Mildred Evenson is seen here at her home in Kasilof on Jan. 23. 2021. (Photo by Brian Mazurek/Peninsula Clarion)

Mildred Evenson is seen here at her home in Kasilof on Jan. 23. 2021. (Photo by Brian Mazurek/Peninsula Clarion)

101-year-old Kasilof resident reflects on pandemic, getting vaccine

Mildred Evenson was born when the Spanish Flu was infecting hundreds of millions of people around the world.

Not many people can say that they’ve lived through two deadly pandemics. Kasilof resident Mildred Evenson — who was born when the Spanish Flu was infecting hundreds of millions of people around the world — recently received her first dose of the COVID-19 vaccine and is gearing up for her second dose. Evenson will also be celebrating her 102nd birthday on March 11. She spoke to the Clarion last week about her experience with the vaccine.

Evenson got her first dose of the vaccine on Jan. 15. She said on Jan. 23 that she was feeling good and hadn’t experienced any side effects.

Evenson was born in 1919 during the influenza pandemic, which is estimated to have infected 500 million people and killed 50 million worldwide, according to the U.S. Centers for Disease Control and Prevention.

Everson also recalls a mass vaccination effort similar today’s, for diphtheria, when she was a child in Wisconsin in the 1930s.

“I can remember going to get it, and there were some kids older than me that were passing out because of the needle,” Evenson said.

She said her grandmother was a diabetic and got shots every day “so that sort of thing never bothered me.”

While some people have said that they will choose not to take the COVID-19 vaccine, Evenson said she felt no such compunction.

“I know there are people that have reservations about it, you know, maybe they’re not used to getting shots,” Evenson said. “But I don’t know how anybody in this day and age hasn’t had a shot.”

Evenson said she was happy to get the vaccine, although being vaccinated won’t change her routine too much.

“I haven’t done much out in the world for some time,” Evenson joked. “The most I do is go on Friday to get my hair done. I haven’t been in a grocery store for a year, and I love going to the grocery store, but she’s (Kathleen) my shopper now.”

Evenson’s daughter-in-law, Kathleen Evenson, said that she will run errands for Mildred on occasion and drive her to her hair appointments on Fridays, but other than that Evenson lives a fairly independent life on her compound in Kasilof, where Kathleen and her husband also live. Mildred’s other son lives across the Kasilof river, so Mildred said she’s got everything she needs nearby.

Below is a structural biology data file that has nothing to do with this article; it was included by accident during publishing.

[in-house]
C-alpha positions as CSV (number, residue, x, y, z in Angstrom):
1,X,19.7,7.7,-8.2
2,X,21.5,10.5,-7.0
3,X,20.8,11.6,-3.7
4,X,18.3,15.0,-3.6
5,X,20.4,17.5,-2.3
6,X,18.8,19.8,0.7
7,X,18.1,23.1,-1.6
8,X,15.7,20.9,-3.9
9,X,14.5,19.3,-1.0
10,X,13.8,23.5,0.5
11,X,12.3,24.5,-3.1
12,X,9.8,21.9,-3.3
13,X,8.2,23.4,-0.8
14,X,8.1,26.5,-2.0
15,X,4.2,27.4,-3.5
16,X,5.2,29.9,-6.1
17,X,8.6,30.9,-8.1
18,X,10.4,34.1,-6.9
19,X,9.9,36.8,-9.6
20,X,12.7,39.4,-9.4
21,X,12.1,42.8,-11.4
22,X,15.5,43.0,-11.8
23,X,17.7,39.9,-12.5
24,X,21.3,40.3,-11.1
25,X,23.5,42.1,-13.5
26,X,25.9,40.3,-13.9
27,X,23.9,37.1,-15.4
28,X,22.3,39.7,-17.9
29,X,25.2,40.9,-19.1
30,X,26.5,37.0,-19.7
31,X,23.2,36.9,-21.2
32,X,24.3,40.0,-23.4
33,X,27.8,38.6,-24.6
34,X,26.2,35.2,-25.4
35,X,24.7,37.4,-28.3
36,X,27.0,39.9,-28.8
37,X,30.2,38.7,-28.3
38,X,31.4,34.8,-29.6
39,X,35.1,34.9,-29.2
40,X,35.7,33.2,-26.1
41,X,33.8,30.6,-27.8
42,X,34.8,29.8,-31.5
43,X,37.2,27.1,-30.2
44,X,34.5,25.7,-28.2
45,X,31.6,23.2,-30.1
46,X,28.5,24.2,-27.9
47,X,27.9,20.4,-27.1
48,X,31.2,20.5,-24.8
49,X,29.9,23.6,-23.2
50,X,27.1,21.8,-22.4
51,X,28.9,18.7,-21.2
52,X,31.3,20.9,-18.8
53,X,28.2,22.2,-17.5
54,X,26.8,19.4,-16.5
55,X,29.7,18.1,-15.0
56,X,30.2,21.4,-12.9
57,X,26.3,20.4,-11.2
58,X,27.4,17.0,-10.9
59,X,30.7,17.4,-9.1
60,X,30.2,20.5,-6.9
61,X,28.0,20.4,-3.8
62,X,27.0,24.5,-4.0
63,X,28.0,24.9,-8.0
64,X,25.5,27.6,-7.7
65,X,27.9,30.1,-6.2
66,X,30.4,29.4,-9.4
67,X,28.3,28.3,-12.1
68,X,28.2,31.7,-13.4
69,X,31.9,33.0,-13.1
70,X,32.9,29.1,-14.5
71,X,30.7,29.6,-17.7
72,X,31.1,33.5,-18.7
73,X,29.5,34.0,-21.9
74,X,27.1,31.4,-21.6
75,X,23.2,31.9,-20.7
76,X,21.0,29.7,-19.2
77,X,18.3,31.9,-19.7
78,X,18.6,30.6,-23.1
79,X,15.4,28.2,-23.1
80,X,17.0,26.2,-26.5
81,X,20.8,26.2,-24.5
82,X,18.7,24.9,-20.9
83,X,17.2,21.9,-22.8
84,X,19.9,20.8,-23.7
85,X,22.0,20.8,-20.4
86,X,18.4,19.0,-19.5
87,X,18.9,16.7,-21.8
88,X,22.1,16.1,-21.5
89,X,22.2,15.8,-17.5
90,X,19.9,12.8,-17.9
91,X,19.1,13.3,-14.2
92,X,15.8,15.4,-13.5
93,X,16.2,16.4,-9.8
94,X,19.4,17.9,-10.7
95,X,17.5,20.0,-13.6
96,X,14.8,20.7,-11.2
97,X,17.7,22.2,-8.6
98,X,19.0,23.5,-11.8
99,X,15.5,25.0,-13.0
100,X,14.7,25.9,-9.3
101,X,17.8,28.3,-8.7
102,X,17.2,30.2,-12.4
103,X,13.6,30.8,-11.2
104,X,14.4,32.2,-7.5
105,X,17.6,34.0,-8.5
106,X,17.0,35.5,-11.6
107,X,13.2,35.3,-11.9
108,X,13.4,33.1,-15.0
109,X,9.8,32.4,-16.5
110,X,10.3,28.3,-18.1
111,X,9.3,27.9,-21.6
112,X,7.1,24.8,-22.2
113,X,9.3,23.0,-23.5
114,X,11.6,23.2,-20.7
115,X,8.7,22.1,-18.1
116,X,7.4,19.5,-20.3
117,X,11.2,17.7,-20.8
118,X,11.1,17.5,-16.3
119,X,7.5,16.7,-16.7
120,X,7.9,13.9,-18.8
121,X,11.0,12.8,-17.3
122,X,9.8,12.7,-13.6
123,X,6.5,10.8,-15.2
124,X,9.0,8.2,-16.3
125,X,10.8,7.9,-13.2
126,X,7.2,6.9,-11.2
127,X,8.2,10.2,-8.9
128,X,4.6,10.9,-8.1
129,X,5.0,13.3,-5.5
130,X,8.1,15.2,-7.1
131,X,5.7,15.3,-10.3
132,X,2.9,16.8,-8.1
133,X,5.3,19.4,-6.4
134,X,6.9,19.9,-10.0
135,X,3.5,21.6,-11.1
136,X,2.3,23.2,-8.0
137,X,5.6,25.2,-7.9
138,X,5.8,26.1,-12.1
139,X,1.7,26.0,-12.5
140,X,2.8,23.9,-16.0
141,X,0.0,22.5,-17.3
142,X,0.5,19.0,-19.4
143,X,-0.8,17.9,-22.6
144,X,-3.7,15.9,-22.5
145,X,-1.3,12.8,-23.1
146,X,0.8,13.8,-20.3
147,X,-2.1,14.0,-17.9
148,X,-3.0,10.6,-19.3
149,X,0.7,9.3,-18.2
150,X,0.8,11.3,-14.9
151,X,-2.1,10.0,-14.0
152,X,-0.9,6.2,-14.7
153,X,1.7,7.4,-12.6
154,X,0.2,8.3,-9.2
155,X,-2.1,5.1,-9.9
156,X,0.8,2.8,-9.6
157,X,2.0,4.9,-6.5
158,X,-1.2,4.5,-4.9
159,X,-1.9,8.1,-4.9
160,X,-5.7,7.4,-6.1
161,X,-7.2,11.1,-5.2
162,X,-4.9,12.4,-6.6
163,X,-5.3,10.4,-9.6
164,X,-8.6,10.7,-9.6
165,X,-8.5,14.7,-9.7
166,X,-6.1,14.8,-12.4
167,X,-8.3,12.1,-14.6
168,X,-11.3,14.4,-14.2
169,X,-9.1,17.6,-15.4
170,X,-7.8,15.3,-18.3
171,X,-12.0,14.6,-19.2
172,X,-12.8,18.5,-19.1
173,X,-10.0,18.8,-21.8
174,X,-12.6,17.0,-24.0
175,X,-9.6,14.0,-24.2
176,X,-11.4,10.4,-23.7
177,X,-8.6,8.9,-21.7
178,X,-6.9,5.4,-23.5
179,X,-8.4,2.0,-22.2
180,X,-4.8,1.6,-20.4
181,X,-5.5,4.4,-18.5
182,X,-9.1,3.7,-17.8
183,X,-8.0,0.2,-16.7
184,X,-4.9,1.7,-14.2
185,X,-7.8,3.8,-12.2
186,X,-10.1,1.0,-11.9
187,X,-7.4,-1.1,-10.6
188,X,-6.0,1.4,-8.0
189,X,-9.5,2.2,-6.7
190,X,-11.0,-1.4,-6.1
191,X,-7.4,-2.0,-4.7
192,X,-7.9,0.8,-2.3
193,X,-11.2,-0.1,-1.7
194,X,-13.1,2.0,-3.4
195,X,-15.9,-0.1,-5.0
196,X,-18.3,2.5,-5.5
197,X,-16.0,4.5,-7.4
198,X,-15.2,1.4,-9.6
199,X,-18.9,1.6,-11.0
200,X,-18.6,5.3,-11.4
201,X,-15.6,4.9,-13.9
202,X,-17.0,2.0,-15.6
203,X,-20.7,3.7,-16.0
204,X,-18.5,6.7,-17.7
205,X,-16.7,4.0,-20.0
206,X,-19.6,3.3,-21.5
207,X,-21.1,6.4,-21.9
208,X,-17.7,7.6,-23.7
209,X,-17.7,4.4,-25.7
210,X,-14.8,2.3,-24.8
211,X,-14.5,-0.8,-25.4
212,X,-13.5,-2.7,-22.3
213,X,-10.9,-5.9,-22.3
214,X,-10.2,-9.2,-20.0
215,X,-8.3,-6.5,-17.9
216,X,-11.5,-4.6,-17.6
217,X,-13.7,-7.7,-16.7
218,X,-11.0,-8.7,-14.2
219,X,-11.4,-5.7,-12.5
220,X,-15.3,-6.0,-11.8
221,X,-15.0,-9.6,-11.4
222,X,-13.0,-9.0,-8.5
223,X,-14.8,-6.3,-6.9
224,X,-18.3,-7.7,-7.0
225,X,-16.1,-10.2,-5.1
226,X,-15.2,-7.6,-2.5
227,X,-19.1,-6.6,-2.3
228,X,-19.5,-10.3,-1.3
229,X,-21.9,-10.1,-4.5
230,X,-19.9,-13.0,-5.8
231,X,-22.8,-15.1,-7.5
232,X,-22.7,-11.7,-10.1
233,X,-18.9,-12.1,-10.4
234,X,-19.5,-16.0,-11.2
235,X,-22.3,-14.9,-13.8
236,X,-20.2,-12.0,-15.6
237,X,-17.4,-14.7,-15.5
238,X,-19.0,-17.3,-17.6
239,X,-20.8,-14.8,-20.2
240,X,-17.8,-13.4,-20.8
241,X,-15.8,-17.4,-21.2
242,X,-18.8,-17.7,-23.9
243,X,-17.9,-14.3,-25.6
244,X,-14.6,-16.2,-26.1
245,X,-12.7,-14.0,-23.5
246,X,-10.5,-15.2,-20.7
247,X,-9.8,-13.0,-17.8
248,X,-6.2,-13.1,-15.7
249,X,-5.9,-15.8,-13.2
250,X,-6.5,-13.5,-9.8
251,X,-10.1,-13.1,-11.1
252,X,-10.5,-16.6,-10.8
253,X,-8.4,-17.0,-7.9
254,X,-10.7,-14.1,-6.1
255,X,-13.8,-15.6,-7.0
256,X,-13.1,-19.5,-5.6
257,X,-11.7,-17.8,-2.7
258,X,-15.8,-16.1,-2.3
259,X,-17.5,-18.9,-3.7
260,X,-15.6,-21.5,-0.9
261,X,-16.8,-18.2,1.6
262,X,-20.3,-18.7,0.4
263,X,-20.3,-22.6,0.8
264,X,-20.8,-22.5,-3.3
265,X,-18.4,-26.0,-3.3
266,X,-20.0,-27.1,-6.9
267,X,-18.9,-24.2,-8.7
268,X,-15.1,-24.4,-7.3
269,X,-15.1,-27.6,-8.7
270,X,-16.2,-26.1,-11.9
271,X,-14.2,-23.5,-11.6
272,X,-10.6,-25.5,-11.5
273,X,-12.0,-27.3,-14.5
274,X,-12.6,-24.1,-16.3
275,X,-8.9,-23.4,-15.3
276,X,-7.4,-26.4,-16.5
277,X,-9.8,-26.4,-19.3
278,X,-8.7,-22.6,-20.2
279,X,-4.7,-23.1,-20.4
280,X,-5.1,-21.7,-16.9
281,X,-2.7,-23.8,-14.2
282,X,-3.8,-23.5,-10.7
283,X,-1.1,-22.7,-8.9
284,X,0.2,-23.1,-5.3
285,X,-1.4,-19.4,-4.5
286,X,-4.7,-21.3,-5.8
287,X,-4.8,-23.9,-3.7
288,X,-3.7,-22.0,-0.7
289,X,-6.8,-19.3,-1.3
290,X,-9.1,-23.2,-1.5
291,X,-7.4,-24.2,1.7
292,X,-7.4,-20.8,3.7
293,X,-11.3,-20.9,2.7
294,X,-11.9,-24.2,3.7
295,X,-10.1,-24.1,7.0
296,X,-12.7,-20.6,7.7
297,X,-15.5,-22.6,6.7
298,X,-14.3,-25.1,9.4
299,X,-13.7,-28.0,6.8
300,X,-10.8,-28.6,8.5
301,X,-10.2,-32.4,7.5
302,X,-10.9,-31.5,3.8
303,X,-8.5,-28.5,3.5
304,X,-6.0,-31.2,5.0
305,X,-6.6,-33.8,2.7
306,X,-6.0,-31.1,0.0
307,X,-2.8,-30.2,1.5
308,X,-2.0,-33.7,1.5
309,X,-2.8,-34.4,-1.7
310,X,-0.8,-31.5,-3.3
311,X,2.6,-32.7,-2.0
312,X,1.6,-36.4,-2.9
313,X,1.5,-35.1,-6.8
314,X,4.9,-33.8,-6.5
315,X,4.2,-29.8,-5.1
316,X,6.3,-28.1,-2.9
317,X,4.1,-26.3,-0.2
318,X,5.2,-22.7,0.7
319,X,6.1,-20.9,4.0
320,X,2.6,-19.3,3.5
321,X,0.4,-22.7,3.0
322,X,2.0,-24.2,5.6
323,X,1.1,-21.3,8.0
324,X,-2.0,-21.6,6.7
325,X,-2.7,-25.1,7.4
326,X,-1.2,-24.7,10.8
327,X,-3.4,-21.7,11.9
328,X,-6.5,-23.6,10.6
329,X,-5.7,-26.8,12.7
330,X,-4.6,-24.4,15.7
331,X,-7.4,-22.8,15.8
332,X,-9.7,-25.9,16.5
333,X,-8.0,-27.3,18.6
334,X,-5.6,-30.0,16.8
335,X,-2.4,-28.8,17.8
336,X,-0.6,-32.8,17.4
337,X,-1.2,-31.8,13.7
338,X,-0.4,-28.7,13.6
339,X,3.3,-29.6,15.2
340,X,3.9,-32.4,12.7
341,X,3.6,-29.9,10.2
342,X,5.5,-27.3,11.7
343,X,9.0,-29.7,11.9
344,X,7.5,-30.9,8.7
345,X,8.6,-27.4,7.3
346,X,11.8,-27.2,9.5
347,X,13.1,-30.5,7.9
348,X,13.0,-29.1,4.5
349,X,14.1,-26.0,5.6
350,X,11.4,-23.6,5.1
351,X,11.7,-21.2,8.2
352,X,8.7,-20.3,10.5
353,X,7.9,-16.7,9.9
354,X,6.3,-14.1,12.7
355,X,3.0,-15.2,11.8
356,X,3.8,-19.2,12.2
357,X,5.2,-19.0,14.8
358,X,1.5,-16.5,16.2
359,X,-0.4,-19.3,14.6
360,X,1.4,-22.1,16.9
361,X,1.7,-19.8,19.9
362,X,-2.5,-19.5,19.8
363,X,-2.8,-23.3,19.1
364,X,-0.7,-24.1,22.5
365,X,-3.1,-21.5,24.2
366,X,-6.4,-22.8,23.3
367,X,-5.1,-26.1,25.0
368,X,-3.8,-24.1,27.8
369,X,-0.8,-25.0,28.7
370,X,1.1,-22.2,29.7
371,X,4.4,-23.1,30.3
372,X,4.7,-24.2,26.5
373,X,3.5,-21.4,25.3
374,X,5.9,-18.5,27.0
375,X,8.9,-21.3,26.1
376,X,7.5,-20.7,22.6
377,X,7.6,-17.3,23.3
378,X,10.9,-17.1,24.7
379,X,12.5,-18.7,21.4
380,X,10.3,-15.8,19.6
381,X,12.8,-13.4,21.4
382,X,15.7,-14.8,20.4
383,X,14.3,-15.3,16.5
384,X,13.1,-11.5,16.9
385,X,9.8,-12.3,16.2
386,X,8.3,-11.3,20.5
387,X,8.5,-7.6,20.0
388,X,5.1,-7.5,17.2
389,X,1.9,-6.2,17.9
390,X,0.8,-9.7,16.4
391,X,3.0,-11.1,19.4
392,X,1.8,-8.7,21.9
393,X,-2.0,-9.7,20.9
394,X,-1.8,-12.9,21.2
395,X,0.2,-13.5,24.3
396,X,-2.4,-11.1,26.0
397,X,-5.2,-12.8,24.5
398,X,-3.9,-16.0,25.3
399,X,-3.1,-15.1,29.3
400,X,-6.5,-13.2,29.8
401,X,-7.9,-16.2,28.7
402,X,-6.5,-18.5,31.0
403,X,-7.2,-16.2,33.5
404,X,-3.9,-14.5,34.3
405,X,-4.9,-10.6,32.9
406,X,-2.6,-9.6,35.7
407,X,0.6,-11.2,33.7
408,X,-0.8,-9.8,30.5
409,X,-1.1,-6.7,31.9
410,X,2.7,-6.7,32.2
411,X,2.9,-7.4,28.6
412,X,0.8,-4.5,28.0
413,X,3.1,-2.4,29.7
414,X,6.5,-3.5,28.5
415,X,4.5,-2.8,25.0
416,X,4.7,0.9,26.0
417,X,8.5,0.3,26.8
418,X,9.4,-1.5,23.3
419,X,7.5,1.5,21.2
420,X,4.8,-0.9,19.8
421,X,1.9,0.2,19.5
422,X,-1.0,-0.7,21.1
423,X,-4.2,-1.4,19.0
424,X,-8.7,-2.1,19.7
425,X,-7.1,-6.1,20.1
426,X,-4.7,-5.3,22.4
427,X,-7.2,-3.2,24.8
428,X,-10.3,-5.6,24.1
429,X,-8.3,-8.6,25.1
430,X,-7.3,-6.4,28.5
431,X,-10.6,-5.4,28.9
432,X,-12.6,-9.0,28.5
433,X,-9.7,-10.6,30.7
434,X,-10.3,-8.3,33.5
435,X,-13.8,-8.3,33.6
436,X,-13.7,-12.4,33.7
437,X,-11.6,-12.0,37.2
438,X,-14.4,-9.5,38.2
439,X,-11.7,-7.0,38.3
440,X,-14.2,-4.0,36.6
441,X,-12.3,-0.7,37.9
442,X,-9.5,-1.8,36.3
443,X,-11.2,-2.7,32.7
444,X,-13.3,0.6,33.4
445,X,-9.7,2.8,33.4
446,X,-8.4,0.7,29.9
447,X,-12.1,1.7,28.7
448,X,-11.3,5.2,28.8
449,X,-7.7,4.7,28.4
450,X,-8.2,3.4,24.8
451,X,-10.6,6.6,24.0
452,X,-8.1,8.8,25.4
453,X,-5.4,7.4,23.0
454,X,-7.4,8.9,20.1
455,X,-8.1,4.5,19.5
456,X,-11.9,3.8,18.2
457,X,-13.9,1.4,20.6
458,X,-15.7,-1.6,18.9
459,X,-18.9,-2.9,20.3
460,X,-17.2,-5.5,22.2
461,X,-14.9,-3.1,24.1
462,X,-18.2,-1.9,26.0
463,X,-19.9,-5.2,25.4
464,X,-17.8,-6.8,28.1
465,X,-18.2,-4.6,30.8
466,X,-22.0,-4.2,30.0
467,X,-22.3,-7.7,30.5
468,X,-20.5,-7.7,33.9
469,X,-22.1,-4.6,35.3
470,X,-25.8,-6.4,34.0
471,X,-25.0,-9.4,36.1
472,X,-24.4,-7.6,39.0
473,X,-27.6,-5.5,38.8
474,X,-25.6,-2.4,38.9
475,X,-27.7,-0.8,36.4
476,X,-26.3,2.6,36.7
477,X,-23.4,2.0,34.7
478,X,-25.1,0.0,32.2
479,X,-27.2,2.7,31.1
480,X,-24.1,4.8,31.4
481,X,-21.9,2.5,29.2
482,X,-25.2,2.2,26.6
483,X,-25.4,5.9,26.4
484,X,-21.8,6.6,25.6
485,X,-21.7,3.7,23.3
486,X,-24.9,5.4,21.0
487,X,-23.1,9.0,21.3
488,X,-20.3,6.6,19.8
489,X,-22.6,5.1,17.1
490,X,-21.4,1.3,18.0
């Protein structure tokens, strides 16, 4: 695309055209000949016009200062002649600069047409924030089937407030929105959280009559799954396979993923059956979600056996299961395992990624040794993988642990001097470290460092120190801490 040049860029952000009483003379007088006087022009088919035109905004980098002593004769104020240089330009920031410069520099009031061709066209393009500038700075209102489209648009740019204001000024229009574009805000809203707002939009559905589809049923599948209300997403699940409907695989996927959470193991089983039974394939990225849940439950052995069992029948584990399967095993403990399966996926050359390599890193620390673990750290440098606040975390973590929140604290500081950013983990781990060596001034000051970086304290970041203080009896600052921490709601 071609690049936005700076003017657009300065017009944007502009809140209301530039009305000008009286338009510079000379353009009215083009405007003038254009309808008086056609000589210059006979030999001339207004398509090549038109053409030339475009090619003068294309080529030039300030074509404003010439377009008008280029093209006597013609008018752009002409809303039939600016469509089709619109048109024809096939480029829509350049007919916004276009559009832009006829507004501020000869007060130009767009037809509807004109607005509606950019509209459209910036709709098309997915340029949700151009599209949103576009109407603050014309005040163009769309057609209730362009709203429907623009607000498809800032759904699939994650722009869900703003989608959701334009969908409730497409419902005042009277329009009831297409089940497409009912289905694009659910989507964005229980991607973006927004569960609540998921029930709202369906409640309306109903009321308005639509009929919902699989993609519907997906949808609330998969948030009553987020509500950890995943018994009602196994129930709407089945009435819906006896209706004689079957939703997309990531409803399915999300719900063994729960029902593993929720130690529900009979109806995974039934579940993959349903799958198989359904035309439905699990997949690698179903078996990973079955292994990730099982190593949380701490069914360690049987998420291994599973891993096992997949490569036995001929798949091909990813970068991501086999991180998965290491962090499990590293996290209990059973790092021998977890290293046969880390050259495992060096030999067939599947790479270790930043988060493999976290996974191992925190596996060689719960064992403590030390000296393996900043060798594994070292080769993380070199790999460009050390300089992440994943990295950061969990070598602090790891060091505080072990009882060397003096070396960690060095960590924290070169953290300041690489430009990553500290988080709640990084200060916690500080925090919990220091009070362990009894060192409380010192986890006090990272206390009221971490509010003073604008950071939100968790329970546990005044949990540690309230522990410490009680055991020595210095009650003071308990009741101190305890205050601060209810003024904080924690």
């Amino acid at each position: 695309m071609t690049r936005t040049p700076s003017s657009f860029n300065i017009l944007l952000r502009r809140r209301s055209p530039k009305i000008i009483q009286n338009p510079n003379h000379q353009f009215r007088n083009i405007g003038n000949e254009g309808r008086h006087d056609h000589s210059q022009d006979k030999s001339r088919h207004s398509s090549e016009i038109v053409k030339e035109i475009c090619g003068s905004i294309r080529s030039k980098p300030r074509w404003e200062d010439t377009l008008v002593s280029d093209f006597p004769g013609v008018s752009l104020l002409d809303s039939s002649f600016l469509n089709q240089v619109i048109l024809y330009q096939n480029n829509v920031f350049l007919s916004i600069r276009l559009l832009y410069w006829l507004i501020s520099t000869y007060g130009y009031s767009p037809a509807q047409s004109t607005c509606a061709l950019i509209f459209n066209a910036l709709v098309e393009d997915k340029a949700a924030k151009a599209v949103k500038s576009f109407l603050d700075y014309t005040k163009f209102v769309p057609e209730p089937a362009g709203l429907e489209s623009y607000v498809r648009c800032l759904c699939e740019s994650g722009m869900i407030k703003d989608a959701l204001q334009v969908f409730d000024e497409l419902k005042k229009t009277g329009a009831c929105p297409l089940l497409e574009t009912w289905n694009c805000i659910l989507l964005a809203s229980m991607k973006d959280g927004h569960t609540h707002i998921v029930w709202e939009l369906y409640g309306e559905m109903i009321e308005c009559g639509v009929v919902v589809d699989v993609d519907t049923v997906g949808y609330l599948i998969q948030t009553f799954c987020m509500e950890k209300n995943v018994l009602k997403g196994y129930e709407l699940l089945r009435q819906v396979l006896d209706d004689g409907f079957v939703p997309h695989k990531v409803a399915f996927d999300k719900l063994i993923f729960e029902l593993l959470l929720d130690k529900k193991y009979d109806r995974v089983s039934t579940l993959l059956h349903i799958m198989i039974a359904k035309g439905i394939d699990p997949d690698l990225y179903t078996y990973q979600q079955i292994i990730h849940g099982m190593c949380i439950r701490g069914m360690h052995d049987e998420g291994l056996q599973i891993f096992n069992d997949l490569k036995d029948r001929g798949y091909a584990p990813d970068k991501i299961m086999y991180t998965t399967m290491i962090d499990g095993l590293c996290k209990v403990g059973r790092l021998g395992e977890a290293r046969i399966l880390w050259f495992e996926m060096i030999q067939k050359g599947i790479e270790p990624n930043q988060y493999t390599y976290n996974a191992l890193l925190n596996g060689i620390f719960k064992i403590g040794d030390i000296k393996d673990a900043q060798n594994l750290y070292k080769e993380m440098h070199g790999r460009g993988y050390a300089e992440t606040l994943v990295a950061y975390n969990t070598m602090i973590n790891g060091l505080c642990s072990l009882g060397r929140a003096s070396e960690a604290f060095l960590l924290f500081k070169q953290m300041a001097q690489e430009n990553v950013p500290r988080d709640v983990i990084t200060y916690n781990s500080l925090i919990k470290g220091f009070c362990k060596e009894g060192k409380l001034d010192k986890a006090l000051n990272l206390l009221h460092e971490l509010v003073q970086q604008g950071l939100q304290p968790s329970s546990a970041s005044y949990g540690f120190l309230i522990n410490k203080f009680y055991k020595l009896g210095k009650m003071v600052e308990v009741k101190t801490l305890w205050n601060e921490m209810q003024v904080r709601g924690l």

This past summer, when the pandemic was hitting Alaska hard and vulnerable populations like seniors were encouraged to hunker down, the Evensons spent their time outside, building a new greenhouse, fixing up the deck and planting a garden for the first time in years.

Evenson said that this past year was as unprecedented as everyone has claimed, even for someone with over 100 years of perspective. What stood out, Evenson said, was the degree to which restrictions on movements and activities were put in place.

Evenson is scheduled to receive her second dose of the vaccine on Feb. 5. As more people receive the vaccine, the Evensons said they are both looking forward to seeing family that lives out of state.

When asked what the secret to her long life was, Evenson kept it simple.

“I’ve had a good life,” Evenson said. “Everything’s been good to me.”

“She’s a tough lady,” Kathleen said. “She’s been through a lot, and she’s strong, and she has a good heart and lots of people to love her.”

Reach reporter Brian Mazurek at bmazurek@peninsulaclarion.com.

Photo courtesy Kathleen Evenson 
Nurses Jessie Arthur, left, and Denise Haviland, right, pose for a photo with Mildred Evenson, center, after giving her her first dose of the COVID-19 vaccine on Jan. 15.
Nurses Jessie Arthur, left, and Denise Haviland, right, pose for a photo with Mildred Evenson, center, after giving her her first dose of the COVID-19 vaccine on Jan. 15, 2020. (Photo courtesy Kathleen Evenson)

Photo courtesy Kathleen Evenson Nurses Jessie Arthur, left, and Denise Haviland, right, pose for a photo with Mildred Evenson, center, after giving her her first dose of the COVID-19 vaccine on Jan. 15. Nurses Jessie Arthur, left, and Denise Haviland, right, pose for a photo with Mildred Evenson, center, after giving her her first dose of the COVID-19 vaccine on Jan. 15, 2020. (Photo courtesy Kathleen Evenson)

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